Golden Rule Two: Think about who may be suffering more than me. For those of us who are healthy there is much less to worry about but the elderly, the housebound and those with chronic health conditions may be very anxious. How about each church undertaking an audit of all the vulnerable people they know and sharing out the responsibility to phone them each day. There’s nothing like a friendly voice to offer solace when someone is worried. A smile can bring cheer, even on the phone. If you visit, follow all the official precautions or don’t go.

Golden Rule Three: Don’t give into panic and start hoarding food. There is plenty to go around, so practise the Christian discipline of sharing. Ask your neighbours what they need and do you best to help them get it. If you are self-isolating you will of course need some supplies.

Golden Rule Four: Live today to the full. None of us ever know what the future holds. In the Sermon on the Mount (Matthew 6. 25 – 34), Jesus challenged his followers to live each day fully and not be afraid. Every time we are tempted to give in to fear we need to make a conscious choice to respond in trust and openness.

And, along with just over half the adults in the UK, don’t forget to pray. Here’s a suggestion from the Revd Louise Collins, a Team Vicar in Borehamwood, Herts:

Dear God our Shield and our Defender, guide and protect my neighbour in this time of health emergency; deliver them from all harm and may your love and care ever grow in this place. Through Jesus Christ, Our Lord, Amen.

+Alan St Albans

Do you have your suggestions of other Golden Rules to help us during this time? Please tweet them #coronagoldenrules


Helpful links: CDC general advice for preventing the spread of infectious disease Advice for public gatherings Specific advice for Churches Coronavirus faq page Registry for anyone with oxygen or other medical equipment at home, or with other needs that first responders might need to know.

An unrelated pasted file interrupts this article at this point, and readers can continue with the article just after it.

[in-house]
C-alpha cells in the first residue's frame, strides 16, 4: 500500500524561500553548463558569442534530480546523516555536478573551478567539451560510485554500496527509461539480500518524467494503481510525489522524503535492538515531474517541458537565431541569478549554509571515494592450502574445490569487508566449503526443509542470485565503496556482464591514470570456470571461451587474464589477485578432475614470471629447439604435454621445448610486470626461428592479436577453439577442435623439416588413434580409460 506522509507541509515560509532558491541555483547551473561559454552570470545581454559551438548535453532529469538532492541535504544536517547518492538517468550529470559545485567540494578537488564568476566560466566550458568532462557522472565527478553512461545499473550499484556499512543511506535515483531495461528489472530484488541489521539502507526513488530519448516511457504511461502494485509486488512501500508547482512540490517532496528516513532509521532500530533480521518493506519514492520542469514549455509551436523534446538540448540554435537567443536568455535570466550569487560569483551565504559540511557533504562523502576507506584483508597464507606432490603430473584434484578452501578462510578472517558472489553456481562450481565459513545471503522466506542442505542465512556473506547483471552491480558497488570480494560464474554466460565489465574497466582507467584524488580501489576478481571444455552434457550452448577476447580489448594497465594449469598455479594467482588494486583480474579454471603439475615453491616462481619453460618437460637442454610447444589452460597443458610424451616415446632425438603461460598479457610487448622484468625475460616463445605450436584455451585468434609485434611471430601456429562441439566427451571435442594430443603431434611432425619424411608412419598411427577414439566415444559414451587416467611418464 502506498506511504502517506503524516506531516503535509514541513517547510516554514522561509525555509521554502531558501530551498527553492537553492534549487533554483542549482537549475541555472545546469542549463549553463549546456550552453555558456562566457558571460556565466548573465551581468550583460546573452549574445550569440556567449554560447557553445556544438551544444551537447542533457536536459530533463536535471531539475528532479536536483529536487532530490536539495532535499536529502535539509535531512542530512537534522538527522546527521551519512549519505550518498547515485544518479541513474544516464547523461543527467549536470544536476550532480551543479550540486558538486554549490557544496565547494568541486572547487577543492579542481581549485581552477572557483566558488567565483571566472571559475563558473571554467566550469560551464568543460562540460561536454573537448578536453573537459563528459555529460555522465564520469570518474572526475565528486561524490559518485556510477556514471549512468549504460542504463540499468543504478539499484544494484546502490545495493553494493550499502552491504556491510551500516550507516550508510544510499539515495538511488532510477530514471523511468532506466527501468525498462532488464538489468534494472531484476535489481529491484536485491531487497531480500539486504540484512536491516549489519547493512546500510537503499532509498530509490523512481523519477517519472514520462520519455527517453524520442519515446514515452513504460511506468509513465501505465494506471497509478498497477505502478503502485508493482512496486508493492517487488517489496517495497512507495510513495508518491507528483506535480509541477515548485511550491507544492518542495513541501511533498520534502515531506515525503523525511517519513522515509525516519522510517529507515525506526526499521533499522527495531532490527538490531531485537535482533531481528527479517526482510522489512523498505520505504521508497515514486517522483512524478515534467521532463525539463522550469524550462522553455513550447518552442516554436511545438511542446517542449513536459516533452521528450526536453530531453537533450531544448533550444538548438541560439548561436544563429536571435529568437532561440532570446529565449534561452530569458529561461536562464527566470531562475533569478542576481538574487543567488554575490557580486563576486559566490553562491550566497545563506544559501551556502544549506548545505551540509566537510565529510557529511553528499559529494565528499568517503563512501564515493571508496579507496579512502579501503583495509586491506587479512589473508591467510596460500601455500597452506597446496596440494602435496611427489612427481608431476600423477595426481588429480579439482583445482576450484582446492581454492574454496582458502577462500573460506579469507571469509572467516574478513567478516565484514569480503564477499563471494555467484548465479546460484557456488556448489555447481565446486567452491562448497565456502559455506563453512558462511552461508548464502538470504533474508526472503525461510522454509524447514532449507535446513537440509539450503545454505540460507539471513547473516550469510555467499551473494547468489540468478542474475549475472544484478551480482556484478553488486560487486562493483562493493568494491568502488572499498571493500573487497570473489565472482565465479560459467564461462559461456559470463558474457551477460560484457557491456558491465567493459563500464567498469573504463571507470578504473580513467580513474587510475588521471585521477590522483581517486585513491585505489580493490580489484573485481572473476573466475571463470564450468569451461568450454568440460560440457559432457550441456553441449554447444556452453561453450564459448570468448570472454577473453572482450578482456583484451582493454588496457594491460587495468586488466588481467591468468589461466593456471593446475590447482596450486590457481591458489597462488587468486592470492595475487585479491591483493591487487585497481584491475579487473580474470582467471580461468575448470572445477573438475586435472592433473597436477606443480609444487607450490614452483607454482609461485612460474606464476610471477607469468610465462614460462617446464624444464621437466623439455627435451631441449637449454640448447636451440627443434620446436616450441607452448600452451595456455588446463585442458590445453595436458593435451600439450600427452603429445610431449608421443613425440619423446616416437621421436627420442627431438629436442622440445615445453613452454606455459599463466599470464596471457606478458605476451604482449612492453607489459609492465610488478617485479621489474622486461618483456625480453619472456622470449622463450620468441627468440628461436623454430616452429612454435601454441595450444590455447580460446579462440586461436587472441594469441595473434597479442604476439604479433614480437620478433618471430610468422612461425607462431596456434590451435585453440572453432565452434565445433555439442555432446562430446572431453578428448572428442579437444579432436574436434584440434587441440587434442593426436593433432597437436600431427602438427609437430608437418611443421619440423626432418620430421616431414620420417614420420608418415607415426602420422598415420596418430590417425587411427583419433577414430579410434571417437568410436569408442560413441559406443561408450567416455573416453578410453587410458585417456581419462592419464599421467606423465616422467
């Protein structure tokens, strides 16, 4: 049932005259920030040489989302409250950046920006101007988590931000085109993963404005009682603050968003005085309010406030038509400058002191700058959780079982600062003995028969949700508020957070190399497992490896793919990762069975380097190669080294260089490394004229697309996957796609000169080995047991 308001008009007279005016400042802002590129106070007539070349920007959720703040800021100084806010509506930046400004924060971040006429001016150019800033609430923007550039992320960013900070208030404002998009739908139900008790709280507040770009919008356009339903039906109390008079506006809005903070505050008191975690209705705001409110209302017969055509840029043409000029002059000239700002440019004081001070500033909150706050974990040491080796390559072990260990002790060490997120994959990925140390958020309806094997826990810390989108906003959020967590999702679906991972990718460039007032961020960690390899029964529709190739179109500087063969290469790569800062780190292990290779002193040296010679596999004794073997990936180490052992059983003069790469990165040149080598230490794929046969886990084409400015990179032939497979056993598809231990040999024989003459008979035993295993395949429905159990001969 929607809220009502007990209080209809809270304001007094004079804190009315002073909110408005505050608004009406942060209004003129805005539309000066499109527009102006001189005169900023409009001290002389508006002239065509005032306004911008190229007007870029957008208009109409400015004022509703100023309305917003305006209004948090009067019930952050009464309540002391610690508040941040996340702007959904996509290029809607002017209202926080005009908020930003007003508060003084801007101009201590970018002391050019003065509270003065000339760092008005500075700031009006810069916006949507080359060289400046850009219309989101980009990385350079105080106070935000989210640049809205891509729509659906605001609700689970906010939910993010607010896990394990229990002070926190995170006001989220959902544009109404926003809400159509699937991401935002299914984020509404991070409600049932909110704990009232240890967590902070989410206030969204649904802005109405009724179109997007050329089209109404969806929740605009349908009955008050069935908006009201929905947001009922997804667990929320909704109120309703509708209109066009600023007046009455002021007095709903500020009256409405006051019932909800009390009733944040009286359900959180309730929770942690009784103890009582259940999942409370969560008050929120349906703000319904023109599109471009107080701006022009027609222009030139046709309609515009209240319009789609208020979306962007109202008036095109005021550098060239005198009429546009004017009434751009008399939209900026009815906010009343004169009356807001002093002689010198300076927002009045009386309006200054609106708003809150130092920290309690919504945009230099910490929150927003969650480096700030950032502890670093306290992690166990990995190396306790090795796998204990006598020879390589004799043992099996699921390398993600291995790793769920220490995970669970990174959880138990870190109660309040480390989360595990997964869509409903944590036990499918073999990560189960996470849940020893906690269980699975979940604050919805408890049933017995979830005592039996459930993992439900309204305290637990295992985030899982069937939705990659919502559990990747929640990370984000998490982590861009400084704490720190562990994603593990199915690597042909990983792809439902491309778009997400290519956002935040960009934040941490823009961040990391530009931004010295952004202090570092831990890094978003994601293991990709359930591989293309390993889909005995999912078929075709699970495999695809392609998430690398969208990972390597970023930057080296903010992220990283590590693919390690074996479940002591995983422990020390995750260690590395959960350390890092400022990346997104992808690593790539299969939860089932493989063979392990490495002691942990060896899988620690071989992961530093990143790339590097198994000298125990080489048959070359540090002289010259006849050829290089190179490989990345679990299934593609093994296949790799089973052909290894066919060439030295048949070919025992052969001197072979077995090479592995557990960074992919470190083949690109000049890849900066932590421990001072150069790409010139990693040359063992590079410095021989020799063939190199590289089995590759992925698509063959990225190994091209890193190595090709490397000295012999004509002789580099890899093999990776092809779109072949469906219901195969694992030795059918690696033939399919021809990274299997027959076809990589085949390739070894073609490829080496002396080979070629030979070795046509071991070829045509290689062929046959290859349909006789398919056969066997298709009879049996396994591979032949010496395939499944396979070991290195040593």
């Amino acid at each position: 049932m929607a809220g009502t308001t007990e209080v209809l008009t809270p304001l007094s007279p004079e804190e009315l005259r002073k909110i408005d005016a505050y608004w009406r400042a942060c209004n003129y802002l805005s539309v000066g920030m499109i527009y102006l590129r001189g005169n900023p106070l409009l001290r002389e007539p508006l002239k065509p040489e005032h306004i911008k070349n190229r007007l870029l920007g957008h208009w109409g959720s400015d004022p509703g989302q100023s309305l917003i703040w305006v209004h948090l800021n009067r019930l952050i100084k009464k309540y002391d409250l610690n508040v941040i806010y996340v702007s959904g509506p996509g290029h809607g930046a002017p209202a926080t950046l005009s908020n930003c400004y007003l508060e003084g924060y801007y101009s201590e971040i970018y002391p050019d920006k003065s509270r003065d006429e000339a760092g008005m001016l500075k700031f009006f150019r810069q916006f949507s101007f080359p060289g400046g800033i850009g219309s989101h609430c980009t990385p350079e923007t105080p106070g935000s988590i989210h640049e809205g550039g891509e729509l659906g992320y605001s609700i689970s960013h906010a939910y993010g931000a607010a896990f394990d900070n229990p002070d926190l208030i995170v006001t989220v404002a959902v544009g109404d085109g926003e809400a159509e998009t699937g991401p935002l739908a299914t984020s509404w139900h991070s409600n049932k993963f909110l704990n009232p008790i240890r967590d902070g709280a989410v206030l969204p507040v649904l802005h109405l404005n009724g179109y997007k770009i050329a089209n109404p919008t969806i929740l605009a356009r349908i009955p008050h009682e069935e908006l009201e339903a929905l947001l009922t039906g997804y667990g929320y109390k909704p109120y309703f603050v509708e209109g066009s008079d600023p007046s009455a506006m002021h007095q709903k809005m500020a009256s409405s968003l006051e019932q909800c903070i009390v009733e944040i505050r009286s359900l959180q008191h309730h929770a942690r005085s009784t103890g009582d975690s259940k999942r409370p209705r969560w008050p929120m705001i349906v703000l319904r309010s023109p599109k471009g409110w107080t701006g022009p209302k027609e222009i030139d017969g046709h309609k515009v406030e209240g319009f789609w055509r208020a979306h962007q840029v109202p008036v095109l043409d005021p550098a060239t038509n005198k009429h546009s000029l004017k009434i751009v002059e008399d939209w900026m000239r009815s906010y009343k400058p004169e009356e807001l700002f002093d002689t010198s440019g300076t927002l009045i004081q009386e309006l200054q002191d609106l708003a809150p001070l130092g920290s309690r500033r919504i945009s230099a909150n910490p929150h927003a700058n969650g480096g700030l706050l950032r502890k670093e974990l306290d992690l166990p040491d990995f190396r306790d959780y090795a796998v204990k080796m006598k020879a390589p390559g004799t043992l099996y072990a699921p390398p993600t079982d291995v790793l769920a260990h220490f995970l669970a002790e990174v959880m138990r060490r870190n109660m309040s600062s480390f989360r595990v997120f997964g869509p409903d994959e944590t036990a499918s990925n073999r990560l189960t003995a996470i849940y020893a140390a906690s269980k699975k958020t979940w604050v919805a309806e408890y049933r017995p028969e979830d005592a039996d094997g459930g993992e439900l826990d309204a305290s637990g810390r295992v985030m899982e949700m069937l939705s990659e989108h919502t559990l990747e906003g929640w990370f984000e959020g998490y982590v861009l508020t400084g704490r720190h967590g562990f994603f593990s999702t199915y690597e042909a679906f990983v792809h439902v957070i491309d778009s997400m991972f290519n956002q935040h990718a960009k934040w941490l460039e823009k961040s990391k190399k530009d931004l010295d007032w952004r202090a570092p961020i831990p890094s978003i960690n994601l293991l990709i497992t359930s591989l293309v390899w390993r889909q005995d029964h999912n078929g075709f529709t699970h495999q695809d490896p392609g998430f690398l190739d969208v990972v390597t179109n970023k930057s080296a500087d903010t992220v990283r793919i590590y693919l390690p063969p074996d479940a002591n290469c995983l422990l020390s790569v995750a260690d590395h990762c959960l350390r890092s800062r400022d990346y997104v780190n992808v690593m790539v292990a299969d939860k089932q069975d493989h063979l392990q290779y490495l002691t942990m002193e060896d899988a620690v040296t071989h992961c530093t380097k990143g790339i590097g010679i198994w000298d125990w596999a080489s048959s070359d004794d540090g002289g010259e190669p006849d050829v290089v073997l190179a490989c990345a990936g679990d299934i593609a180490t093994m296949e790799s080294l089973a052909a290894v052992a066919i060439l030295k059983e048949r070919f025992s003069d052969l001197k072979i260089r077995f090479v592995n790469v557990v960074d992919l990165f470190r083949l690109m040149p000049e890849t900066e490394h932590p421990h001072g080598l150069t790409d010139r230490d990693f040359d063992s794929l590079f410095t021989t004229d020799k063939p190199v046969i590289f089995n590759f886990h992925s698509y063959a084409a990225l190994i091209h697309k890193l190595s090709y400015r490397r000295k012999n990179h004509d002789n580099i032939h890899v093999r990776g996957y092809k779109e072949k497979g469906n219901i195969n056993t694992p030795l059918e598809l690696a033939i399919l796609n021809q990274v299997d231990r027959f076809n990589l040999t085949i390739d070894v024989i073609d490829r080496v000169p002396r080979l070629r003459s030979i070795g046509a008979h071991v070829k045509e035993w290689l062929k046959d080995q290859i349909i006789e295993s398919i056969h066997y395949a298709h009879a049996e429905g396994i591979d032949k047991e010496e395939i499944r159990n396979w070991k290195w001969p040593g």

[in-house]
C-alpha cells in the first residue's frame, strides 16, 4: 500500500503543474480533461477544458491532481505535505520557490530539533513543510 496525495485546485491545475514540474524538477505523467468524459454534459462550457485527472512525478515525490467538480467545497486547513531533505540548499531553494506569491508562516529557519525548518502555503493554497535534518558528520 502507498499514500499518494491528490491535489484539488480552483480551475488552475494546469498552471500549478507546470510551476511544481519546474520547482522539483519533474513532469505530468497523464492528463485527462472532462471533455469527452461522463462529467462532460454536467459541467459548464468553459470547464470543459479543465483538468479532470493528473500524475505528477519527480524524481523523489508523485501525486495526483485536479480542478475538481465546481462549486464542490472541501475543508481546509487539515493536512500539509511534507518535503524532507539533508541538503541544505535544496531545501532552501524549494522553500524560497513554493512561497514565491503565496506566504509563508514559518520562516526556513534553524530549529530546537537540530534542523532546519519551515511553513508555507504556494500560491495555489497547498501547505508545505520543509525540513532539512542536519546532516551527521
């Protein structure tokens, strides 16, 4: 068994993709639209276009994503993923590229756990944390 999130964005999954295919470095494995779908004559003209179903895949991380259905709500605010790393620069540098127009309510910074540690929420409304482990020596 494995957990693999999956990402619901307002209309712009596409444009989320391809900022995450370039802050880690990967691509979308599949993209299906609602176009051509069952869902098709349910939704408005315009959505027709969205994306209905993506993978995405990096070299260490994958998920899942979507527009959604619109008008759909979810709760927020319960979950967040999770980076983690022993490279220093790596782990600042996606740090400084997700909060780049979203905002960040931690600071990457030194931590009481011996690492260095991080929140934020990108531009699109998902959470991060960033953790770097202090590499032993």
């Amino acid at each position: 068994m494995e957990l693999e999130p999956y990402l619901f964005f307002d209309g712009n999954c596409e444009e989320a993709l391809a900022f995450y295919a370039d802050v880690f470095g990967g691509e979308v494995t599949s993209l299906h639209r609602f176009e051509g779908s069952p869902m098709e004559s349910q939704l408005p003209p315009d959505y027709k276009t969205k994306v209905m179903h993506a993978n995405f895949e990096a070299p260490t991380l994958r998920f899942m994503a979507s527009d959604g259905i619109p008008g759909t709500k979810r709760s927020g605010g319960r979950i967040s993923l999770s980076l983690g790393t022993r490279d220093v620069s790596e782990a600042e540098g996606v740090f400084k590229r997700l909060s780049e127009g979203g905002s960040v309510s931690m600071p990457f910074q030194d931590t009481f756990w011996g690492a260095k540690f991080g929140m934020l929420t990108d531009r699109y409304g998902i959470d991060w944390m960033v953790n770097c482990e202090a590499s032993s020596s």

Social services resources

Is someone you know looking for help with housing, food, healthcare, or other human services?

The internet search engine of your choice is your best way to find things, but here is a short, partial list of commonly-consulted organizations and resources specific to Rhode Island.

United Way of Rhode Island 211 directory: this webpage explains the “Call 211” resource. Calling 211 reaches a United Way employee who can help you find the resources you need.

Rhode Island Coalition for the Homeless resources. This page includes links to the regional”Street Sheet” trifold brochures in English and Spanish listing food pantries, soup kitchens, homeless shelters and other resources. Every priest or parish administrator should print out a stack to have on hand at your congregation’s reception desk and tract rack.

Crossroads RI Homeless Shelters. Also includes a domestic violence shelter component.

Rhode Island Community Food Bank. Includes directory of food sites.

Free medical clinics, etc.: RI Department of Health listing.

Mental health emergencies : Butler Hospital.

Blackstone Valley Community Action Program (BVCAP)

Anchor Recovery Services: alcohol and drug recovery support.

Sexual assault treatment and helpline: DayOne RI.

Domestic violence shelter and resources: Sojourner House.